Buffalo News
Wednesday, January 29, 2003
Section: NEXT Page: N6

A diamond stud sparkled from the hole pierced above Cameron Balon's lip as she stood writing addresses on label after label of the padded envelopes. She has spent days of her winter break coming to this Righteous Babe record company mailroom so she can help send out "Evolve," the newest disc by Ani DiFranco.

Balon, 18, is a part-time assistant and promoted intern who admires the Buffalo folk singer for her songs about feminism and love and how women's minds are more important than their looks. As Balon made notes on a clipboard, one of DiFranco's older songs, "Hello, Birmingham," played low from the computer speakers. In front of her a cabinet was stuck with blue, green, yellow and red magnets of the label's "Righteous Babe" logo of DiFranco in a victory pose. Balon once saw it as a tattoo at a concert and told its wearer that she had a job here. This made the woman explain how the music soothed her after a rape and Balon was amazed to hear such a personal story from a stranger.

She's heard other stories about how DiFranco's music gets people through life's struggles, which makes her think that when her afternoons pass in the old brick two-story office on a downtown side street, she is doing important work.

"It's not that it's boring," Balon said. "It has to be done."

In the last two years that this punk-rock-loving girl has worked at this folk-rock record label, she discovered her ambition.

Now the idea of getting into the music business tugs. She is a freshman this year and toys with leaving Buffalo State College next year so she can be a more-specialized music industry major at Fredonia State College. But she'd rather stay close in this city that has the headquarters DiFranco founded 12 years ago.

"It's a small, local record company that won't swallow up musicians like it's nothing," Balon said. DiFranco produced and sold her own records so she could control her music, and not hand it over to big-time record labels.

"It's one of the coolest jobs in Buffalo," said Balon. Here her love of music, philosophy and fashion sense fit. Some of her fellow employees -- about 14 -- work in jeans and knit caps and sport "sleeves" of tattoos on their arms, or brown hair with streaks of red.

Balon, who dyes her bobbed hair black, says she pierced the spot above her upper lip close to the same place as Marilyn Monroe's beauty spot in tribute to the actress who made movies as a natural size 12 person and not as a starved super skinny star.

Tattoos on the inside of her wrists were paid for with money she saved from this job. "Prorsus," on the right, and "Gladius" on the left, are her translations of the words "Straight Edge," the name for a lifestyle some punk-rock fans adopt.

She chose its drug-alcohol-and-cigarette-free ways in high school, a year or so after eighth grade when she first heard DiFranco's "As Is" on the radio and liked what the lyrics said about being loved, faults and all.

By freshman year, Balon's interest in music got stronger. She thought it was cool to hang out with juniors who were going to punk rock shows where kids joined in as bands sang and yelled about anger, joy and sadness. While other teens were drinking at keg parties, Balon was out at another basement jam.

Junior year, the year for signing up for internships at Hamburg High School, she was curious about the music business and Buffalo's most famous record label. How did a small company know how to do everything right off the bat?, she wondered.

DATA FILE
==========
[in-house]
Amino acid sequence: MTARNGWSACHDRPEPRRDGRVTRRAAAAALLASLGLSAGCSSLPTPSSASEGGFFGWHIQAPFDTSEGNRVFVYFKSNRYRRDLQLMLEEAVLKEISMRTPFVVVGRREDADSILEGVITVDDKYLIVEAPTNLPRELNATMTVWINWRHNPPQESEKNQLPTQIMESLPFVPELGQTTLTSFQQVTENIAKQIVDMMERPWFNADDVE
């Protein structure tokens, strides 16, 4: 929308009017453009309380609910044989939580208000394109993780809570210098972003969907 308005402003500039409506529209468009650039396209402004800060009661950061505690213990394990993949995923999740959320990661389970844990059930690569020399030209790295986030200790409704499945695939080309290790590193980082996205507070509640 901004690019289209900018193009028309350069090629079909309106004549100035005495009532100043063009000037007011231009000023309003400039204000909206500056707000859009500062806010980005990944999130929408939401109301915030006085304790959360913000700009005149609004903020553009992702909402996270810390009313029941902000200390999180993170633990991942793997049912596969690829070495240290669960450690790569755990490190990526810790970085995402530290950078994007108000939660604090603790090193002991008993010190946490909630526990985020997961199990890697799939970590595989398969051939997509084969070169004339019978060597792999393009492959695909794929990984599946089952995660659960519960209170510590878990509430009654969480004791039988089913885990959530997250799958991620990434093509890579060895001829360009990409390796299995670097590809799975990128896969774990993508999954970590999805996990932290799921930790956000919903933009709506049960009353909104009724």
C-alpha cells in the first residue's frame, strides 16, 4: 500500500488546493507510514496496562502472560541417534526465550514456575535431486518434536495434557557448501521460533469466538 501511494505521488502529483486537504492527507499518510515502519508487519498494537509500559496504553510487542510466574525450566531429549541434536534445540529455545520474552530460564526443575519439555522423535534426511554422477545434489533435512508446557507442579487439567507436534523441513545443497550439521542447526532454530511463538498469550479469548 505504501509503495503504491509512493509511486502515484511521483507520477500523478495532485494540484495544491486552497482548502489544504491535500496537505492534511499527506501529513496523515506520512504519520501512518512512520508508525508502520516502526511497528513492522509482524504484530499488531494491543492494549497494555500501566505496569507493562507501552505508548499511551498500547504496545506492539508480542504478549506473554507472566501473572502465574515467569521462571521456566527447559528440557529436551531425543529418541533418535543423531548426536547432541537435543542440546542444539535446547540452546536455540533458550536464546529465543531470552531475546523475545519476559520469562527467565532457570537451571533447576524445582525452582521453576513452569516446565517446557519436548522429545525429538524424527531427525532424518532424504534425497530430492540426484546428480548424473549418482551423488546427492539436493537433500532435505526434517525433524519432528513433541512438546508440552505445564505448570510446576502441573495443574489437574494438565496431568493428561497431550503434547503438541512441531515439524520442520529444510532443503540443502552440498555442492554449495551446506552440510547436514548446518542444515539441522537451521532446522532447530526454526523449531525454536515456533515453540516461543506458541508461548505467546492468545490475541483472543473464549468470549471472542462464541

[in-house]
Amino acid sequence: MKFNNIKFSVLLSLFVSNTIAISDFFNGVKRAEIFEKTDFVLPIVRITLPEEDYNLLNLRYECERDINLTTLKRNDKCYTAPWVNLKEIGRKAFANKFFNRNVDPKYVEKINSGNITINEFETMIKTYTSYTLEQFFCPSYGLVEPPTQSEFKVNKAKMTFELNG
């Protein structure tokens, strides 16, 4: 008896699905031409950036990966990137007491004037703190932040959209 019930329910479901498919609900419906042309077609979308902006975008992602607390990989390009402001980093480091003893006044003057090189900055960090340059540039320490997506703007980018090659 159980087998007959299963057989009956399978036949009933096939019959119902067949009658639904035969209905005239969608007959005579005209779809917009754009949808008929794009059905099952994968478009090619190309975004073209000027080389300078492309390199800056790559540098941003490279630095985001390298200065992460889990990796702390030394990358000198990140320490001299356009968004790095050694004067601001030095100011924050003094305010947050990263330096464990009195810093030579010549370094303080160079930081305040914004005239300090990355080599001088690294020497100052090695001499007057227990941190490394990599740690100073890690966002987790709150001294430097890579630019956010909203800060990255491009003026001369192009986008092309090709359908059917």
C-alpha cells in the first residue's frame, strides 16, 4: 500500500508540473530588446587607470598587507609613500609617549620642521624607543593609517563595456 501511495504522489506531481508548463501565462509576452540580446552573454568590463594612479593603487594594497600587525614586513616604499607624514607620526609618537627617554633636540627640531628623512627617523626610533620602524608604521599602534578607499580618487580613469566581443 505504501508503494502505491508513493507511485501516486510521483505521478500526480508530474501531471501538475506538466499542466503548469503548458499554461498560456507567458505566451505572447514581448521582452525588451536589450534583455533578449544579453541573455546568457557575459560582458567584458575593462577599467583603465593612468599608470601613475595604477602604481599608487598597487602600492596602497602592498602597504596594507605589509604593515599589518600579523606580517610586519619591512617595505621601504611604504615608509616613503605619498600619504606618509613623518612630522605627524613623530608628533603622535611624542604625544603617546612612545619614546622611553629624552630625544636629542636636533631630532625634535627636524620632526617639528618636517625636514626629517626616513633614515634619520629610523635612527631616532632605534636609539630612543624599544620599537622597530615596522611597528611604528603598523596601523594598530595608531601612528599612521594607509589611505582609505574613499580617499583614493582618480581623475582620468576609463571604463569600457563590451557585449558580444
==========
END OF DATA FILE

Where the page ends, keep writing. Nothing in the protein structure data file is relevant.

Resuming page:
The school coordinator made the calls and Balon made the resume and cover letter for an interview with label manager Mary Begley. Begley listened to Balon talk of her past jobs as a store clerk and her favorite DiFranco song -- "Not a Pretty Girl" -- about how there's more to a girl than prettiness.

"You can start next month," Begley told her.

It was the summer before her senior year and the internship coordinator warned her to expect the worst and most menial of tasks. Balon returned the tapes and CDs young musicians sent in hoping to get signed by Righteous Babe. She stuck labels on CDs. She made a scrapbook of the different displays in record store windows. She liked all of it.

Every small thing she did helped explain the record business. She hadn't met the singer she worked for, but Balon thought the company needed her. When she'd tallied up the 100 unpaid hours she needed for school credit, high school wasn't over so she kept going for another 200.

And then, one winter night, she spotted DiFranco as she was walking out. Balon stammered and tried to stop her. "I'm your intern," she said, freaking out and feeling a little bit dorky.

The world-traveling-record-making-Rolling Stone subject turned. She stood with Balon in the cold. They talked about the snow. Afterward, Balon was gleeful, teasing a friend, "If you had picked me up, you could have met Ani."

Sometime after that Balon was trusted with her heroine's guitars. She "graduated," accepted a paying part-time job and unloaded a van after a show. "What if I hurt one?" she thought. "I'll be fired." Carefully, she carried the guitars up the stairs to the office where she intends to keep on working during college vacations.

Her favorite song has changed. Now she likes the one about how being in love can feel like having your brains sucked out and how a person should be flattered to have another person's love.

As she's been mailing and typing, she's been thinking about working in Righteous Babe's promotions department. College stations play the most DiFranco. She wants to talk disc jockeys into getting more music out there to more people. Working here like this, she said, is her little way of doing something big.